Replace the default value of the Name property with btnZoomIn.
When naming controls, many people use three-letter prefixes to help identify what kind of control it is; in this case, btn stands for button.
Changing the name of the button doesn’t change the label displayed on it. That’s the function of the Caption property.
Replace the default value of the Caption property with Zoom In.
It is fine to include spaces in a caption. As soon as you change the Caption property, the caption on the button changes.
There’s another property that you should set when you create a custom command button. It controls how the command button interacts with the active cell in Excel. Suppose cell B4 is the active cell when you click the command button. You’d normally expect cell B4 to be the active cell even after clicking the button (unless the button runs a macro that changes the active cell). But the default behavior of a command button is to remove the dark border around the active cell, making it impossible to see which cell is active.
Double-click the TakeFocusOnClick property to change its value to False.
TakeFocusOnClick is a complicated name for a simple property. Setting it to False simply means, “Leave the active cell alone when you click this button.”
You’ve now created and customized the command button. All that’s left is to link it to a macro and make it run.
You don’t assign a macro to a command button. Instead, you create a macro witha special name, in a special place, and the macro automatically links to the button. Fortunately, the Control group of the Developer tab has a button that will do all the work of naming the macro for you.
With the command button still selected, click the View Code button.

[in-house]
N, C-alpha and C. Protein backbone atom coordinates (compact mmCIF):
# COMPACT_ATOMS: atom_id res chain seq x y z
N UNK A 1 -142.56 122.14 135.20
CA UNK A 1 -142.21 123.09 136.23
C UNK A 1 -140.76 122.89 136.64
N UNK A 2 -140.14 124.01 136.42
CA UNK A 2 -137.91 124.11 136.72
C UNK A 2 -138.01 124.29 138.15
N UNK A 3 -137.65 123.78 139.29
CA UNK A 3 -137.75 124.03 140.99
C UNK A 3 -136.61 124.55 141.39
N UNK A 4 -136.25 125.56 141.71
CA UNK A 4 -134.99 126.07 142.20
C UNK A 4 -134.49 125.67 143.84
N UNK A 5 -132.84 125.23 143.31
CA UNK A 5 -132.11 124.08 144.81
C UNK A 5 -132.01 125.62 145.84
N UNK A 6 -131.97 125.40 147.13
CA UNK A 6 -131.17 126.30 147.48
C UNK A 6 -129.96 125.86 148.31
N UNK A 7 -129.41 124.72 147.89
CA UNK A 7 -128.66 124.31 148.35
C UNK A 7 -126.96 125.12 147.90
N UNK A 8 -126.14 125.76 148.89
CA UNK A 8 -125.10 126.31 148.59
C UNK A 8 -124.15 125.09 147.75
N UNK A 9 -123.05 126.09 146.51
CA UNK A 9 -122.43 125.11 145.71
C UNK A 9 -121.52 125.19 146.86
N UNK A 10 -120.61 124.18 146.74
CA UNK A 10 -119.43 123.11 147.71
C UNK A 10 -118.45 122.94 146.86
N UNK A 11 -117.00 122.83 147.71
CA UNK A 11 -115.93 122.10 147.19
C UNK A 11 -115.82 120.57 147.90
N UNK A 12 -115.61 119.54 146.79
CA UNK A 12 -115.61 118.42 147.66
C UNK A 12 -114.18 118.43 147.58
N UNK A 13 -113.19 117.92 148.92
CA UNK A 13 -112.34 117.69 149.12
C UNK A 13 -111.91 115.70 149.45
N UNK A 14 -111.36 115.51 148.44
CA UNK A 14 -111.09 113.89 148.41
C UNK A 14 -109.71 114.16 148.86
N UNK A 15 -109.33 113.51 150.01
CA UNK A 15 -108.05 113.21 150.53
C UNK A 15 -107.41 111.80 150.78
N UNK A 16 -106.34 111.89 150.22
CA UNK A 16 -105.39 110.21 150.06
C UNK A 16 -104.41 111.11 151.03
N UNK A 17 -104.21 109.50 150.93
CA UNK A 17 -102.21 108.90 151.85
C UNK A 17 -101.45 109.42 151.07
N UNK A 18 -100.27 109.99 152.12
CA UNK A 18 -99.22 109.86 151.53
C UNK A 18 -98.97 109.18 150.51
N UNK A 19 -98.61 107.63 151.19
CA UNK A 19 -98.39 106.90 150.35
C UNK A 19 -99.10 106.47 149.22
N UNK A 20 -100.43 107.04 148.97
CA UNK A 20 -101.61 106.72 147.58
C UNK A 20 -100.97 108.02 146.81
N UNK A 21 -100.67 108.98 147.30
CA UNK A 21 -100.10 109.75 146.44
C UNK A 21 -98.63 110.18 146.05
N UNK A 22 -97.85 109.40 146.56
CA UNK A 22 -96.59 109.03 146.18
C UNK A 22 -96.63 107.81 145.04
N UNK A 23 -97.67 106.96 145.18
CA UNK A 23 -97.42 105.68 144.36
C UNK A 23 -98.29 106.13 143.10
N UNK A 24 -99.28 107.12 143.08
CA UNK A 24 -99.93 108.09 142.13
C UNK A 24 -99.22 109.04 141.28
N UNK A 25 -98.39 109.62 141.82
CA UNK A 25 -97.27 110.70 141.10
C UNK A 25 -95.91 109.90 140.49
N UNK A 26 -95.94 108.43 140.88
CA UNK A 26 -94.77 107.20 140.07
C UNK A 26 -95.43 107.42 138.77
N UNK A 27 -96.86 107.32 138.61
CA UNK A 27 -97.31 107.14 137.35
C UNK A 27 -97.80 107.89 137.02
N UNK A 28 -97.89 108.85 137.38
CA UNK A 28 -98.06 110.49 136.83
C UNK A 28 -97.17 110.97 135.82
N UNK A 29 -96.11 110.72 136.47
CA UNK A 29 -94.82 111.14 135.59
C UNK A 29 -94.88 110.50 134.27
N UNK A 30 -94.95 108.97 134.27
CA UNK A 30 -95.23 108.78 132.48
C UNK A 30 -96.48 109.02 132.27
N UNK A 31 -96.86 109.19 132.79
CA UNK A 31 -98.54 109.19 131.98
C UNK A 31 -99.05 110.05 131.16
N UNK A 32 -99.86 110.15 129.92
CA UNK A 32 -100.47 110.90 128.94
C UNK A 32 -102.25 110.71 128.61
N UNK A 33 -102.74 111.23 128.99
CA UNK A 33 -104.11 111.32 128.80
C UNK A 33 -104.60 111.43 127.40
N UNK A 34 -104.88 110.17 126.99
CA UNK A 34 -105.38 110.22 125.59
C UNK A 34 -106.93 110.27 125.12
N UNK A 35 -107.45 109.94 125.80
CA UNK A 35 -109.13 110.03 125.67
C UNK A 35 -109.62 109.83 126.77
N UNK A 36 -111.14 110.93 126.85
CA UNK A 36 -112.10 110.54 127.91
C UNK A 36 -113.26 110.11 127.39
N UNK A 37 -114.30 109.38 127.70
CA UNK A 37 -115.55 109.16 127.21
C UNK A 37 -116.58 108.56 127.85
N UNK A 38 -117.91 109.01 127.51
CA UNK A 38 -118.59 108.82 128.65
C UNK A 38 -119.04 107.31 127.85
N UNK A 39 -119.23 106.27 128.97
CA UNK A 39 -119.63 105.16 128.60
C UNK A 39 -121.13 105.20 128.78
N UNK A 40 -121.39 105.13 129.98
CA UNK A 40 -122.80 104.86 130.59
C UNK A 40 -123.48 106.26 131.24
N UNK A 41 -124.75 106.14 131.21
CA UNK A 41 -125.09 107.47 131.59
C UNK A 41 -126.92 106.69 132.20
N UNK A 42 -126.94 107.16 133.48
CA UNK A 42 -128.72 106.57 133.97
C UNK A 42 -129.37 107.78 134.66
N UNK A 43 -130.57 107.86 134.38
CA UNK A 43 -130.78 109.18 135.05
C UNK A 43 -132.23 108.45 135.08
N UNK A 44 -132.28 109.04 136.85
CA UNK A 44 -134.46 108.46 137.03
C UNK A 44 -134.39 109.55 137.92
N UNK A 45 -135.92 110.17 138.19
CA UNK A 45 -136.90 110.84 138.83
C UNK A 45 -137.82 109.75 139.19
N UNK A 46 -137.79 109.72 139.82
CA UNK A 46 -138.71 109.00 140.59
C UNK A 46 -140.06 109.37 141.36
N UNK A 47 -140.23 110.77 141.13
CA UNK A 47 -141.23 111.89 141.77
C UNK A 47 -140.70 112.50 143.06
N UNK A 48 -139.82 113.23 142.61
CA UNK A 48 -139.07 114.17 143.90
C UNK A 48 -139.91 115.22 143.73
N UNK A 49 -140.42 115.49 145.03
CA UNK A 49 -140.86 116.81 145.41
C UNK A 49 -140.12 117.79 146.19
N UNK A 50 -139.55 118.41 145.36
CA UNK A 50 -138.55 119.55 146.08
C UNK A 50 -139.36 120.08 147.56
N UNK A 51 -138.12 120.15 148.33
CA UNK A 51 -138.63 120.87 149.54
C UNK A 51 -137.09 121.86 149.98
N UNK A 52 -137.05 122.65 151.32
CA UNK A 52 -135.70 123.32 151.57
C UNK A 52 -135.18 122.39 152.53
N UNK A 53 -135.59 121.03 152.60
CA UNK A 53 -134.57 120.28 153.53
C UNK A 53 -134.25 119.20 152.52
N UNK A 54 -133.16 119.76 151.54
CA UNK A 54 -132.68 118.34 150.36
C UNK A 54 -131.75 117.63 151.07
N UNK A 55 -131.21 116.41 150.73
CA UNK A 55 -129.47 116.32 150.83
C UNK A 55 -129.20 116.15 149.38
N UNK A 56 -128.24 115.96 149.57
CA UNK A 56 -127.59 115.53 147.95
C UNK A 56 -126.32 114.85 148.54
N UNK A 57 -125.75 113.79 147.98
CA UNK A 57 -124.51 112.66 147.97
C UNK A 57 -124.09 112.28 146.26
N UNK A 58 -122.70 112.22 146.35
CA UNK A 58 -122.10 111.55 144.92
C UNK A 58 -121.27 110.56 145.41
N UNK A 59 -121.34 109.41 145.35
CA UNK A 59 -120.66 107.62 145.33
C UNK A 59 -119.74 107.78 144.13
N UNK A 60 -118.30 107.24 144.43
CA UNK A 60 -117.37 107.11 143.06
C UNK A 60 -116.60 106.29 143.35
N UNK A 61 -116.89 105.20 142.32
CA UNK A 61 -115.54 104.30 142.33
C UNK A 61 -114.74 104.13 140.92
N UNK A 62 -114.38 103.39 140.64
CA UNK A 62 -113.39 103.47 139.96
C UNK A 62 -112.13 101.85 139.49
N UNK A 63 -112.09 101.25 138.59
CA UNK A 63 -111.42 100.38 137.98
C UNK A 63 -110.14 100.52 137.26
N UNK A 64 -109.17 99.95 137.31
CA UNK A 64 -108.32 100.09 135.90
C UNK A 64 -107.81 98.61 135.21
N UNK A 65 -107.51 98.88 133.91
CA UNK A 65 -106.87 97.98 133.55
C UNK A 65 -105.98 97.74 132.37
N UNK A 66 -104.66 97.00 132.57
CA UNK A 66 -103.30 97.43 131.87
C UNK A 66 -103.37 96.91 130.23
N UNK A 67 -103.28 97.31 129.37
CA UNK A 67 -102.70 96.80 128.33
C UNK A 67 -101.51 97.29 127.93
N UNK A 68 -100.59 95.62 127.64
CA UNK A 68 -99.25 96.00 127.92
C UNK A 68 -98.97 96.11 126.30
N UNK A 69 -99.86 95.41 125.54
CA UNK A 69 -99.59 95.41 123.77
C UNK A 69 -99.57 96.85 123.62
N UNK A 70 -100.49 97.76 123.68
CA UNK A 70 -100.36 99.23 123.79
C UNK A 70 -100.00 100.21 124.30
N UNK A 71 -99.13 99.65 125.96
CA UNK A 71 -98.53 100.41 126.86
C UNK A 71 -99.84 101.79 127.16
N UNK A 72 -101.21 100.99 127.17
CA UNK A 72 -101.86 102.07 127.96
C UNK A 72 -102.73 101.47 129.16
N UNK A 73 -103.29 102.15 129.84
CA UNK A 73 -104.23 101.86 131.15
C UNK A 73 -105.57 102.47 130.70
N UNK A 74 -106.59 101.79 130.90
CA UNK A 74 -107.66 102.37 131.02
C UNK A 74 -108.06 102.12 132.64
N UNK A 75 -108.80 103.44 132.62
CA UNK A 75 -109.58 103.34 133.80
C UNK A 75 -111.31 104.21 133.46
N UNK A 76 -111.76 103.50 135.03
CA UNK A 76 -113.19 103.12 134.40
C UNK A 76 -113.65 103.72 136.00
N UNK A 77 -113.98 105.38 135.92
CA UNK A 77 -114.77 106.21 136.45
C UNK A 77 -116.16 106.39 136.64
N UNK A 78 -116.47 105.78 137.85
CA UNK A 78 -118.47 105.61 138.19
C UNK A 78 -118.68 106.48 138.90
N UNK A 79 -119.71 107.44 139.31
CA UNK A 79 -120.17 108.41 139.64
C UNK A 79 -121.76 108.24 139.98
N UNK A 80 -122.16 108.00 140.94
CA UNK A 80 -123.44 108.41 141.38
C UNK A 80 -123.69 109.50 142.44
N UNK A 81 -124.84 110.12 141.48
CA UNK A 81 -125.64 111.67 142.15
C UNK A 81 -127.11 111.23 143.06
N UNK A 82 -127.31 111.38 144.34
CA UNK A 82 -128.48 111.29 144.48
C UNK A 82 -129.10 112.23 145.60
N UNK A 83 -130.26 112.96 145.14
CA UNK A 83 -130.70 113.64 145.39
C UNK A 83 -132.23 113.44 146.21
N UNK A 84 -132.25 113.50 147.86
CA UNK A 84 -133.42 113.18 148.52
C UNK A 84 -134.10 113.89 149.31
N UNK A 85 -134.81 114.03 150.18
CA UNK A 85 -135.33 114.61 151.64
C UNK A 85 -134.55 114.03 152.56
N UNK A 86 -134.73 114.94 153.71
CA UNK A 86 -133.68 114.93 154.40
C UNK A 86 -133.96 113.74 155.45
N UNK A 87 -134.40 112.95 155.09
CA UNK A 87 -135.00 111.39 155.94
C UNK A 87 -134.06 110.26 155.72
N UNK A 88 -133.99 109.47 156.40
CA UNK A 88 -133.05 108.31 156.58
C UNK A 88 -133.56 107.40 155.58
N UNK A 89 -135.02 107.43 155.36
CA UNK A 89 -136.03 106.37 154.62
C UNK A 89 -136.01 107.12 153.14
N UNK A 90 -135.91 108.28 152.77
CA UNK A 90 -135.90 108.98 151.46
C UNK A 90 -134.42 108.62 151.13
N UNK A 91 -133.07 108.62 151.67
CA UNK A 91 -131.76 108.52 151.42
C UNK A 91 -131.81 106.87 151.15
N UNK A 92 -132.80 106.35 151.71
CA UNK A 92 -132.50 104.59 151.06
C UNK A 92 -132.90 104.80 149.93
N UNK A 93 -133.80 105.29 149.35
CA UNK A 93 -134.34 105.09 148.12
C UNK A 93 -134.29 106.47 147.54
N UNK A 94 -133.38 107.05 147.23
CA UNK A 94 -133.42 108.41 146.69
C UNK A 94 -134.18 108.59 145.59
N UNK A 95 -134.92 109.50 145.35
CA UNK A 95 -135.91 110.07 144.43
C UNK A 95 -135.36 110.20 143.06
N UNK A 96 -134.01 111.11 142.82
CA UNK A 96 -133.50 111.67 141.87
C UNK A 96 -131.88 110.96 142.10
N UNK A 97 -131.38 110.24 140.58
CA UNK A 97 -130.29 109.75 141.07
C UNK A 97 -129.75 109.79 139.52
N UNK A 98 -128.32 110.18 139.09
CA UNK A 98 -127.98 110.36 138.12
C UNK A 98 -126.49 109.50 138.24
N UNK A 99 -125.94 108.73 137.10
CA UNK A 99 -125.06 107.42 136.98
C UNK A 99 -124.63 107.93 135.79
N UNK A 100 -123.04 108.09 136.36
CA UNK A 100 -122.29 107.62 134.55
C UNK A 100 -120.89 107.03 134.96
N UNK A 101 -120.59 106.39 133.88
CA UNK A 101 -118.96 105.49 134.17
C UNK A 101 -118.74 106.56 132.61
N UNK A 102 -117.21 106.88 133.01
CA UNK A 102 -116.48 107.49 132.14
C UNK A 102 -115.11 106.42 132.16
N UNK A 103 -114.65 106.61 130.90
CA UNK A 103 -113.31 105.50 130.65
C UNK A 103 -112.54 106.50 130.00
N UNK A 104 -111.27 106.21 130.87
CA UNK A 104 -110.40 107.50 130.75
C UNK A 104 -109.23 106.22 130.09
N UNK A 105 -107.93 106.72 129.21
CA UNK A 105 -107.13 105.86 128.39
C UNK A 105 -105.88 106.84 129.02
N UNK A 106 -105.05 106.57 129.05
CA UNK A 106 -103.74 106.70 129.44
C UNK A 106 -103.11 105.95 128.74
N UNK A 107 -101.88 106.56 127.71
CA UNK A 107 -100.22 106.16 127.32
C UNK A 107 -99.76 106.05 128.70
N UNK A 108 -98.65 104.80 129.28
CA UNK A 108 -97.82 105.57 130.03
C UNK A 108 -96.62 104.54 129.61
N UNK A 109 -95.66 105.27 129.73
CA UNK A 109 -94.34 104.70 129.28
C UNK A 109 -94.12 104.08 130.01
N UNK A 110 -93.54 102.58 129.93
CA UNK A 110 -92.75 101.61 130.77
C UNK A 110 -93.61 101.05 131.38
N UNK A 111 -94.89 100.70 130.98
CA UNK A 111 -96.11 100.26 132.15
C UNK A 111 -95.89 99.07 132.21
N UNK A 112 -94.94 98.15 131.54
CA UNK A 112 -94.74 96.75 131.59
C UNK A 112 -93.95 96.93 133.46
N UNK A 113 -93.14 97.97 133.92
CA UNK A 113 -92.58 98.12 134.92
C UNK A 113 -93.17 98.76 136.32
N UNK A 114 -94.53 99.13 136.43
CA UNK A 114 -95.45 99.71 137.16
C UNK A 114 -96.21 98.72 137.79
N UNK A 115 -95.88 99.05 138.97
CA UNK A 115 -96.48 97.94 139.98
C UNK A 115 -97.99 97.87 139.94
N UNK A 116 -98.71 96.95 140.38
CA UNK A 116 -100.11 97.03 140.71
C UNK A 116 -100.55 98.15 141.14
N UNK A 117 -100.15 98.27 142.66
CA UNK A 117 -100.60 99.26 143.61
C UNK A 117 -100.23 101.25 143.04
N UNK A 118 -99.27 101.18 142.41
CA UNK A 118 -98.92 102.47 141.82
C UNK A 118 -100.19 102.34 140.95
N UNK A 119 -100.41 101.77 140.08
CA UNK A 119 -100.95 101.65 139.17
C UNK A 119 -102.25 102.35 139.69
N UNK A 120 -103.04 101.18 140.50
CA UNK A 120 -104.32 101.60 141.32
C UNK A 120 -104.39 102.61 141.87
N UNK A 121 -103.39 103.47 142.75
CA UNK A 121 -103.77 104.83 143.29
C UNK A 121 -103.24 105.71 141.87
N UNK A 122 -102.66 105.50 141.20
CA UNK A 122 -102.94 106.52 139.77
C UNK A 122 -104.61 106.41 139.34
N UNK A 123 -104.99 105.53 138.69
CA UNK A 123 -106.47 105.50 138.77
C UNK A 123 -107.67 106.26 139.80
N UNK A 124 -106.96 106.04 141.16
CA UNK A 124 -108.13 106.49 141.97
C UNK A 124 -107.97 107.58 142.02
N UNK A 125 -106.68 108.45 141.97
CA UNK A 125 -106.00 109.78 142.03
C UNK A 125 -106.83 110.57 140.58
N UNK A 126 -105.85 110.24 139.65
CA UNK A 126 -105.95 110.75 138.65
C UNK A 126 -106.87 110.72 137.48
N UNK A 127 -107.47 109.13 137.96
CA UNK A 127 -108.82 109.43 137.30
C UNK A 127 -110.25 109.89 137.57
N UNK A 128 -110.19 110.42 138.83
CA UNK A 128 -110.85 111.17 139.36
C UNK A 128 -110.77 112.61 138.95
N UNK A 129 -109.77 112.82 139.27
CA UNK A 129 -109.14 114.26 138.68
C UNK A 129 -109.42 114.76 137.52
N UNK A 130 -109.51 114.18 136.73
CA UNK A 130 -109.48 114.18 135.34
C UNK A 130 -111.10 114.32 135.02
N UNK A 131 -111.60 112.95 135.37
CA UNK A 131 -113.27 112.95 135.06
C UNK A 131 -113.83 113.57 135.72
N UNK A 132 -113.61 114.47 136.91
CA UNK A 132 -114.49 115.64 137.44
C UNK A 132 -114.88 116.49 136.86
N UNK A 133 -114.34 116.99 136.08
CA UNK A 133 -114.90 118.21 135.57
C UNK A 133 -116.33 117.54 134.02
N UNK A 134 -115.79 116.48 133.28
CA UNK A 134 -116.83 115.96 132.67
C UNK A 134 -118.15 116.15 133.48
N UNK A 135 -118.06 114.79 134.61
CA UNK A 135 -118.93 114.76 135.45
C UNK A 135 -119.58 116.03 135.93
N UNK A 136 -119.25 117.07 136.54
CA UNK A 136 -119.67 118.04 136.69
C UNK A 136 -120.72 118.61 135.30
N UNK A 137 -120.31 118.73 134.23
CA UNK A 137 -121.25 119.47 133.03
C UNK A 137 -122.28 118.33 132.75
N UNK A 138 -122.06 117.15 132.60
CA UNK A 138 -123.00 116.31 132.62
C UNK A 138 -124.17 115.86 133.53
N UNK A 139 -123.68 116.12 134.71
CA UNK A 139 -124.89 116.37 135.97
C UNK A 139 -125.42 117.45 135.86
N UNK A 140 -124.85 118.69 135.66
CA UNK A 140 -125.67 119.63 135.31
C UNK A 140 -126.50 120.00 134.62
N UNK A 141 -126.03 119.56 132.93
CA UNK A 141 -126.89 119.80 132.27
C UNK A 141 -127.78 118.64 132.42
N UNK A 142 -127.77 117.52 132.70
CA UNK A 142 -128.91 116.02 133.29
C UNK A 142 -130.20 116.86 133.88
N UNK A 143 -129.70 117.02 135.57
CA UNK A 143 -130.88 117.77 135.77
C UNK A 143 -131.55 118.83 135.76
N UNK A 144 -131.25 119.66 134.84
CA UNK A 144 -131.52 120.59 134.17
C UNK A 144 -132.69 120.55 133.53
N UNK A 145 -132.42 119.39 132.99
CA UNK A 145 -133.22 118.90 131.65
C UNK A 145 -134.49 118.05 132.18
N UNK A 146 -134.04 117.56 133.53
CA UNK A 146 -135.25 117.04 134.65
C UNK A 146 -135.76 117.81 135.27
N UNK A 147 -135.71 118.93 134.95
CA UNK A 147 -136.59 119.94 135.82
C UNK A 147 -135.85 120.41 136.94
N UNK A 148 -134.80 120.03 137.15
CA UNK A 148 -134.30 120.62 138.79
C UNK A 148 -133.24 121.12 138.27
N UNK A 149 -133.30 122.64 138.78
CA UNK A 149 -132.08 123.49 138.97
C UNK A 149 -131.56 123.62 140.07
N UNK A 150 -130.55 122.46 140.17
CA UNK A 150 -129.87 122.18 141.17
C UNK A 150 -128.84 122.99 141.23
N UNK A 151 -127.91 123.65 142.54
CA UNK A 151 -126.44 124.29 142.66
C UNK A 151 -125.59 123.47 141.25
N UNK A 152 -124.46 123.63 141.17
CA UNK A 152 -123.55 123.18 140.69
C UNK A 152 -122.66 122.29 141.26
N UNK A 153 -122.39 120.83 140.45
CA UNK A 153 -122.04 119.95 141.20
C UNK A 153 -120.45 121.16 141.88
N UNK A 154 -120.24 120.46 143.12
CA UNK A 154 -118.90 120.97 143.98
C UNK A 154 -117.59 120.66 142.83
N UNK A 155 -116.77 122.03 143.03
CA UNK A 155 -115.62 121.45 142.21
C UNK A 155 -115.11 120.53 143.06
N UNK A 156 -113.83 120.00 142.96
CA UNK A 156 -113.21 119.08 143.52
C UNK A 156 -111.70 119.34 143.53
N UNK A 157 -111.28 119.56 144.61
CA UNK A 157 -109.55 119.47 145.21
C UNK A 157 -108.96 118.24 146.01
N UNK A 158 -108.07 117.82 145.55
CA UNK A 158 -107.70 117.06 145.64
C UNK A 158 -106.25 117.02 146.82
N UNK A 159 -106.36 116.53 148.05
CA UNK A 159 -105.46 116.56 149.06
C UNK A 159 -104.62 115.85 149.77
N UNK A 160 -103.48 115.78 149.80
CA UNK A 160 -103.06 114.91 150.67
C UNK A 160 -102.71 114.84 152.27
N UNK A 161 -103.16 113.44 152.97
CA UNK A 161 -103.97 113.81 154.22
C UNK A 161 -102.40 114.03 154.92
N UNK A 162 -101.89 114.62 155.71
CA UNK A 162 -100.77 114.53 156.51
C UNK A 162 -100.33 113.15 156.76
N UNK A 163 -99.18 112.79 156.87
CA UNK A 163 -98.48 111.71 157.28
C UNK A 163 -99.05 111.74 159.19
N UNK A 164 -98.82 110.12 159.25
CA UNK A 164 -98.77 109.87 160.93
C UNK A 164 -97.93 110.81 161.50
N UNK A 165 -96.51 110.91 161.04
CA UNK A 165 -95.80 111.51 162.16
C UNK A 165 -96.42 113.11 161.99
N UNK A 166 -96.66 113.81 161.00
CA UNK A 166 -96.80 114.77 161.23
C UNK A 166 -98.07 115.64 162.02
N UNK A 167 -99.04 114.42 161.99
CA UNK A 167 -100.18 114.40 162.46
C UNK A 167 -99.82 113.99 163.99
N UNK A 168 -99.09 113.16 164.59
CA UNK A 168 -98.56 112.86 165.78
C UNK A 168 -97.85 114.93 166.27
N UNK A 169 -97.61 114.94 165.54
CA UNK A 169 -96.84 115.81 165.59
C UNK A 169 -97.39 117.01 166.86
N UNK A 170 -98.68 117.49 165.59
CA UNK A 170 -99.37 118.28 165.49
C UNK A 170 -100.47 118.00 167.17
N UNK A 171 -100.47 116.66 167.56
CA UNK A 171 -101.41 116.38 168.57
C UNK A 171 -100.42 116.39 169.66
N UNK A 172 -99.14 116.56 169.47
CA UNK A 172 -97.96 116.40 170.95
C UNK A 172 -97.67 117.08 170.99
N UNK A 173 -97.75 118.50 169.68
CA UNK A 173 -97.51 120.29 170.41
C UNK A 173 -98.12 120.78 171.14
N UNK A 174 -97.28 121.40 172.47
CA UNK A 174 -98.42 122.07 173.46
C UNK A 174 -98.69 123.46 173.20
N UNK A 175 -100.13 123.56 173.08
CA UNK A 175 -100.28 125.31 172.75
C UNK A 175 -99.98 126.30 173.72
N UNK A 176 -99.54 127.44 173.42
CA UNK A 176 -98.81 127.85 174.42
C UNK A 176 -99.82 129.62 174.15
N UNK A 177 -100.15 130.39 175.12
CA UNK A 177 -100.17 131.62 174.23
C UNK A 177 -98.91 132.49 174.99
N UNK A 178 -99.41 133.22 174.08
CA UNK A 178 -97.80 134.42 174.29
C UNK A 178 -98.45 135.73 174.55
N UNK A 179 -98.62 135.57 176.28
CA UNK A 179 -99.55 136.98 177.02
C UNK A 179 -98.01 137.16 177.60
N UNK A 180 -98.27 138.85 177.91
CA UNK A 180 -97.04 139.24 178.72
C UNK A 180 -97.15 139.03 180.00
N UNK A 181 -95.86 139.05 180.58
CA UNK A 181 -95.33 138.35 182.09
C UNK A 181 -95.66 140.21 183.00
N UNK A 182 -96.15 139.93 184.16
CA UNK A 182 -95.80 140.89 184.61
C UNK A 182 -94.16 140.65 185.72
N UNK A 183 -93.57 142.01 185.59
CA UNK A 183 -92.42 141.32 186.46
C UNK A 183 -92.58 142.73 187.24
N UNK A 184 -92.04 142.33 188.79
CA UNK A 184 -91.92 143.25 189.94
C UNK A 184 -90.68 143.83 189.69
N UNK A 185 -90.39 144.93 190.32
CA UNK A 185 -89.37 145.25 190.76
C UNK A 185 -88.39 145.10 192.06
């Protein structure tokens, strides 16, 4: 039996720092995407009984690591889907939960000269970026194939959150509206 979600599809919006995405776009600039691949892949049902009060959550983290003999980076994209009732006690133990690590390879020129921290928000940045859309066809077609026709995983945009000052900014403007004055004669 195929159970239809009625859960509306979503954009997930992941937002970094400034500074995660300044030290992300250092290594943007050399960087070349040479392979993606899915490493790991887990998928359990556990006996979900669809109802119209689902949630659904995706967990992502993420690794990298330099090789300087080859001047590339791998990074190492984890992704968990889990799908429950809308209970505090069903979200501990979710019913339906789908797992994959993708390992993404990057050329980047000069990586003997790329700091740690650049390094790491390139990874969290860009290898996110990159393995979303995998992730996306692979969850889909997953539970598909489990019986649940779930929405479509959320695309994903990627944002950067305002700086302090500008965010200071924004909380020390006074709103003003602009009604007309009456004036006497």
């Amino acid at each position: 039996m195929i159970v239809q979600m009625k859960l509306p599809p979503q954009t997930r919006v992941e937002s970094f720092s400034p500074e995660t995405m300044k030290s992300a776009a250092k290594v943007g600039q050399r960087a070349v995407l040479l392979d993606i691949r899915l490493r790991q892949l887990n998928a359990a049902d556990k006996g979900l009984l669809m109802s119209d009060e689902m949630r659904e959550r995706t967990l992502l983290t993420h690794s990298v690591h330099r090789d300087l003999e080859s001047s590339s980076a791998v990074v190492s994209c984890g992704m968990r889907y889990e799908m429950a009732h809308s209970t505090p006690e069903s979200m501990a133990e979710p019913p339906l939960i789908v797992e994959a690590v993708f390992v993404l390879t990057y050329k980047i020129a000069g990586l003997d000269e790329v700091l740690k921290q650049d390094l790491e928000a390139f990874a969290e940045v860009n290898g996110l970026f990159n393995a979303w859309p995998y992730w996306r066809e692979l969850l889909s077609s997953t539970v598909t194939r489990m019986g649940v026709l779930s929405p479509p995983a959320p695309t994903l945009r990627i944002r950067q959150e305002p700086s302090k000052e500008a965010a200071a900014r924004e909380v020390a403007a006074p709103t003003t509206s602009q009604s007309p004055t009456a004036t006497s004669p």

The Visual Basic editor window appears with a new macro. The word Private before the macro name means that this macro won’t appear in the Run Macro dialog box. The macro name is btnZoomIn_Click. The name is important. The part of the name that precedes the underscore matches the name of the command button. The part of the name that follows the underscore matches the name of the event that this macro will handle. In this example, the macro runs whenever you click the button. A macro linked to an event like this is called an event handler.
The word procedure is a technical synonym for a macro. Excel uses the word macro because macro recorder is less intimidating than procedure recorder. In general, this book uses macro to refer to the procedures that you can run from the Macro dialog box and procedure to refer to functions and event handlers.
You could copy the code from the ZoomIn macro into the btnZoomIn_Click procedure, but it’s easier simply to run that macro (since it already exists) from this one.
Type ZoomIn as the body of the procedure.
The final procedure should look like this:
Private Sub btnZoomIn_Click() ZoomIn End Sub